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Researchers at the University of British Columbia have concluded that text messaging leads people to be more deceitful than other modes of communication, including face-to-face interactions and video chat.

“People are communicating using a growing range of methods, from Twitter to Skype,” says professor Ronald Cenfetelli, co-author on the paper. “As new platforms of communication come online, it’s important to know the risks that may be involved.”

The study involved 170 students performing mock stock transactions in one of four ways: face-to-face, video, audio or text chatting.  As part of the experiment, researchers promised cash awards of up to $50 to increase participants’ involvement in the role play.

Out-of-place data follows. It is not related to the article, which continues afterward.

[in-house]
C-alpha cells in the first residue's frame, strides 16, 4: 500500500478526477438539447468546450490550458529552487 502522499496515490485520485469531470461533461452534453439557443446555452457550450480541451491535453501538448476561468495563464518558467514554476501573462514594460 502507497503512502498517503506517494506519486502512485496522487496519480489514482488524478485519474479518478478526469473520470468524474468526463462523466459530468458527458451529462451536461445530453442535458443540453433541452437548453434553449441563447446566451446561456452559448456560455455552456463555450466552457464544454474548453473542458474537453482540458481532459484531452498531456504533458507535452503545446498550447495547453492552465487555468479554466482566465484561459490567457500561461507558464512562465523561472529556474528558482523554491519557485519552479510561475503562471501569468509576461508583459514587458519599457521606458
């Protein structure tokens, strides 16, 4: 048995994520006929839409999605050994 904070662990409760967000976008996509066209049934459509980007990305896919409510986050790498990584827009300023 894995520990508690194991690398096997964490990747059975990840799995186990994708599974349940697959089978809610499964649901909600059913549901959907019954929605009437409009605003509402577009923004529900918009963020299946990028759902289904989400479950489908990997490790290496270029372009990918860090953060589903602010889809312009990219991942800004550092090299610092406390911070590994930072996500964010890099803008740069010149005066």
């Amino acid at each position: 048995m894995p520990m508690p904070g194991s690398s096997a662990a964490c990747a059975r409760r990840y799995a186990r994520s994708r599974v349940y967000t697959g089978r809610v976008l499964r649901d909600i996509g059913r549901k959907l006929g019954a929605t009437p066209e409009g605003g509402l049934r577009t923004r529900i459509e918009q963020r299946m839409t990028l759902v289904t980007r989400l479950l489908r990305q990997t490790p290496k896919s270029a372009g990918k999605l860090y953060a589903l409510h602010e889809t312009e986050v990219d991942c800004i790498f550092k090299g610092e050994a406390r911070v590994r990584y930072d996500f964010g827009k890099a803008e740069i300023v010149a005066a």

Here’s more from the study:

‘”Brokers’ were promised increased cash rewards for more stock sales, while ‘buyers’ were told their cash reward would depend on the yet-to-be-determined value of the stock. The brokers were given inside knowledge that the stock was rigged to lose half of its value. Buyers were only informed of this fact after the mock sales transaction and were asked to report whether the brokers had employed deceit to sell their stock.”

Buyers who received information via text messages were 95 per cent more likely to lie than if they had interacted via video, 31 per cent more likely to lie when compared to face-to-face and 18 per cent more likely if the interaction was via audio chat.

“With this in mind, people shopping online using websites like eBay should consider asking sellers to talk over Skype to ensure they are getting information in the most trustworthy way possible,” says Cenfetelli, who studies human-computer interaction in Sauder’s Management Information Systems division.

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